Another teaching, sometimes lost, is that of his call to the disciples to “Follow me.” He did not require that they worship him, but rather to follow him. He assured them that that same Spirit that was in him, was now in them and that they were filled with the Spirit of life. They could move mountains, if they chose. He reminded them that they, the people of God, God’s creation – were responsible for their world and for one another. They were called to become life-givers – to move outside of focusing only on themselves and to look carefully around them, and see that all of life is connected – that we need one another – and that we are all broken and wounded by the struggles that life brings.
We learn that we are all called to enter into the struggle, into the pain of creation. It is in entering into the struggle that the old dies and brings new life. Life/love is not passive, enabling us to be indifferent to the suffering of creation – of people, animals and plants. We can sit around feeling sorry for ourselves, or filled with anger, pointing our fingers at others, condemning and insulting those that might seem to be different. The fact is, they are different. The fact also is, life requires diversity for growth. Death and Resurrection are two sides of the same coin.
To let go of our lust for power or the signs of power is a primary teaching in the God become human. The cosmos is born into relationship, constantly changing and transforming and being transformed. Jesus calls us to be actively involved in this process. As the Book of Genesis reminds us; God created us, male and female, in His image we are created; and then he gives us the give of caring for one another and for our world. We, and all of life, depends on clean air, clean water, and life giving earth – of which we are the product. All of life, is connected and works together for the common good. In this we are called to allowing our vision of our life to die, in order that life can continue to develop in mysterious ways.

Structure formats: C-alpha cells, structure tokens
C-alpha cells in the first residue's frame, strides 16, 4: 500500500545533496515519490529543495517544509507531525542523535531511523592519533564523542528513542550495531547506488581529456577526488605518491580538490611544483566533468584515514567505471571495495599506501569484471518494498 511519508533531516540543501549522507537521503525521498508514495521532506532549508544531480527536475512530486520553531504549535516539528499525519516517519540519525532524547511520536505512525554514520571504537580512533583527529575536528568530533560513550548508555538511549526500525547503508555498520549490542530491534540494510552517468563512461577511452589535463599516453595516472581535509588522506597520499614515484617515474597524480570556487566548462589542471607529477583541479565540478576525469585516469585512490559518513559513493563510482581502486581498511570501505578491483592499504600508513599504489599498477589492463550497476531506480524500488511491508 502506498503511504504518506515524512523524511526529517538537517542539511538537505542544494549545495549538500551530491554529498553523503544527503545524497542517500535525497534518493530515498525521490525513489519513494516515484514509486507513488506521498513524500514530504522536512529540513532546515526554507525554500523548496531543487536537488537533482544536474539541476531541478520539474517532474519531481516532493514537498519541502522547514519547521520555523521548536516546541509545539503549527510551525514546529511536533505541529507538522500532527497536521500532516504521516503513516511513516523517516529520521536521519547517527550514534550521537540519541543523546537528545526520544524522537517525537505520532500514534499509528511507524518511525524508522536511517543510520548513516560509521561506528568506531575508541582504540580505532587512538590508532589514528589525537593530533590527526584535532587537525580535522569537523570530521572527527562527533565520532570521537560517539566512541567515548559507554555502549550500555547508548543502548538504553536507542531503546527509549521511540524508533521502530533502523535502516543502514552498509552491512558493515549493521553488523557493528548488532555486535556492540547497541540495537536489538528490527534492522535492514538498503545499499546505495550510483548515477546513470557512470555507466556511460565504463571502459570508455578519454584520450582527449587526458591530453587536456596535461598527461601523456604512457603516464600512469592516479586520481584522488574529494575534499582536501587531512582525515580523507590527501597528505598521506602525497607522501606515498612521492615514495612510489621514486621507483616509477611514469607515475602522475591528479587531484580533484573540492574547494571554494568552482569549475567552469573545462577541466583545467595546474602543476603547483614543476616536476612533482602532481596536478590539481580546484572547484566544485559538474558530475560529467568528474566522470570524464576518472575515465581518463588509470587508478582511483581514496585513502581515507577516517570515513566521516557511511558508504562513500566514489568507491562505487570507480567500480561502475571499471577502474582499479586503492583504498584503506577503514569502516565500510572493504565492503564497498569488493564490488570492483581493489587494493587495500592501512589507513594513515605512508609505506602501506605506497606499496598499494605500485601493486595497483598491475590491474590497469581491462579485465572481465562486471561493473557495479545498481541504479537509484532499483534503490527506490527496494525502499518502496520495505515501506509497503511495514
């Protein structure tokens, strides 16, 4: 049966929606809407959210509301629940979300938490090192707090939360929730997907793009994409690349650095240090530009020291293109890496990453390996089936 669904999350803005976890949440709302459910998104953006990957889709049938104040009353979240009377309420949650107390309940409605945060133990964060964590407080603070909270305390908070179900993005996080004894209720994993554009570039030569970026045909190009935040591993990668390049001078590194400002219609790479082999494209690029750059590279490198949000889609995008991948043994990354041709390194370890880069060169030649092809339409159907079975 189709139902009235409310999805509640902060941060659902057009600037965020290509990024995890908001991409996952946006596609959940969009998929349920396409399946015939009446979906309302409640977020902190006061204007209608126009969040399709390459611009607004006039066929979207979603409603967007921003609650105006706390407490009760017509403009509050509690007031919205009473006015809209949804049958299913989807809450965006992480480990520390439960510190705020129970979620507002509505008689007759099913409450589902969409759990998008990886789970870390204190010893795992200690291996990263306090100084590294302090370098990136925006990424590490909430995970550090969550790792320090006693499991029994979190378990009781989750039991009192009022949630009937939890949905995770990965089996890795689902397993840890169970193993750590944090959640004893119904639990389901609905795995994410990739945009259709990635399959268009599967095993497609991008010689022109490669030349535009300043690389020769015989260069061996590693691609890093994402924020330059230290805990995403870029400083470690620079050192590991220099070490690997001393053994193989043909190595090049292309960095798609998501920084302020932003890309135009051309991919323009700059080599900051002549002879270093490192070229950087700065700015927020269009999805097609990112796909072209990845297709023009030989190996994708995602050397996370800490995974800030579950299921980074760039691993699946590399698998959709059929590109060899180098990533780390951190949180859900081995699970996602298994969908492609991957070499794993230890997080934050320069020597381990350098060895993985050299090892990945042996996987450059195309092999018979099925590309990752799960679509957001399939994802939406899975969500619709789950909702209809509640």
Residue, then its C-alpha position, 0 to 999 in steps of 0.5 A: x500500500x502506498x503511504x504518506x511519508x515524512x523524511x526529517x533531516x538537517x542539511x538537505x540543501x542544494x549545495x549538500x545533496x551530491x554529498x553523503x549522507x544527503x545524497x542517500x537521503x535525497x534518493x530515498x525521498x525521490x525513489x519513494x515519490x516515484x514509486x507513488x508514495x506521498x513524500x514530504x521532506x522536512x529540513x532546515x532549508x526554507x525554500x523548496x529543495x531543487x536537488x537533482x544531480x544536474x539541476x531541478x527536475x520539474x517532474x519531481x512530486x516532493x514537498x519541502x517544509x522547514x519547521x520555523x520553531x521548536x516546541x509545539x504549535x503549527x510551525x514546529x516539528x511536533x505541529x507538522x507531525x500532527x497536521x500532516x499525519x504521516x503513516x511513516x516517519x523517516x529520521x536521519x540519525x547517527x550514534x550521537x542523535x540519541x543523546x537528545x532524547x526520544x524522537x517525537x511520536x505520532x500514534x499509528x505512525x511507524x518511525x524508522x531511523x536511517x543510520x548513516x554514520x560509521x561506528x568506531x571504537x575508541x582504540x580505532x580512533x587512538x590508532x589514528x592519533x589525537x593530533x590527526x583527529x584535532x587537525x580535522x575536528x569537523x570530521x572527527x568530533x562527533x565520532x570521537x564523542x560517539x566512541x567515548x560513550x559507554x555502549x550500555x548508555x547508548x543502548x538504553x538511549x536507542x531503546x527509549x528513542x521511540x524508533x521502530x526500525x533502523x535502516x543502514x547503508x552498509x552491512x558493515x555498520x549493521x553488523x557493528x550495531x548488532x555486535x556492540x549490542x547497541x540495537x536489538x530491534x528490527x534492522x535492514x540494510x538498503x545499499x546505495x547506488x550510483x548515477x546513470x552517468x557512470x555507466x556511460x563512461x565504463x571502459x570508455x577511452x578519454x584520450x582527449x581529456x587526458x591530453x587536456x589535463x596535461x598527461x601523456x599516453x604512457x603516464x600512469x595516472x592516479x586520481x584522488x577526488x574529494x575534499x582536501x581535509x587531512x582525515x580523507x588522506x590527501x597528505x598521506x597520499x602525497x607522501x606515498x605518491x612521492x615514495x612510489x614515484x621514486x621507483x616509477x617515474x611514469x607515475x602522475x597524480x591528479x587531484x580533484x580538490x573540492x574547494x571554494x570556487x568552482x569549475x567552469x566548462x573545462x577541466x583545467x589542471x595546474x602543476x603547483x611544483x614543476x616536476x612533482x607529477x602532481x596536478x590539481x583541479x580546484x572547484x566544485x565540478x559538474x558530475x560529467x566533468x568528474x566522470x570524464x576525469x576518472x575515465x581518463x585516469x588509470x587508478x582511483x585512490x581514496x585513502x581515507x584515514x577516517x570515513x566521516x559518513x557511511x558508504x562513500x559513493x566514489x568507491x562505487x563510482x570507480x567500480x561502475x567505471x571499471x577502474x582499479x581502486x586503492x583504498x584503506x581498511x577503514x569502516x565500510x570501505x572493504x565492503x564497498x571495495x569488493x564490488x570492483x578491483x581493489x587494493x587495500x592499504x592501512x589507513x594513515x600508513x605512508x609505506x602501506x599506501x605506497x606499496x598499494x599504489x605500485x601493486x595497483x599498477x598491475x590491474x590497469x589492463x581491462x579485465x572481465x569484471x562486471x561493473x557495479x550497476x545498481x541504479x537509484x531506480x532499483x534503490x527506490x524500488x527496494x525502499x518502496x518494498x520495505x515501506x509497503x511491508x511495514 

We are not called to hang on to the past, or even a vision of the past. We respect the past, but at the same time, allow it to rest in peace. We are called as disciples to accept active responsibility for our world and for all of life – to accept life and then to share it with all. Jesus asked his disciples; “what are you afraid of?” – and then he walked on water, assuring them that they too can walk of water – to do the impossible, understanding that the Spirit of God is within us, in the same way that that Spirit was in Jesus. Creation is positive – live giving – transforming – and possible when we let go of our fears and grasp that divine life that resides within our world – within all people of all times, when we open our minds and our hearts to allow love to change us.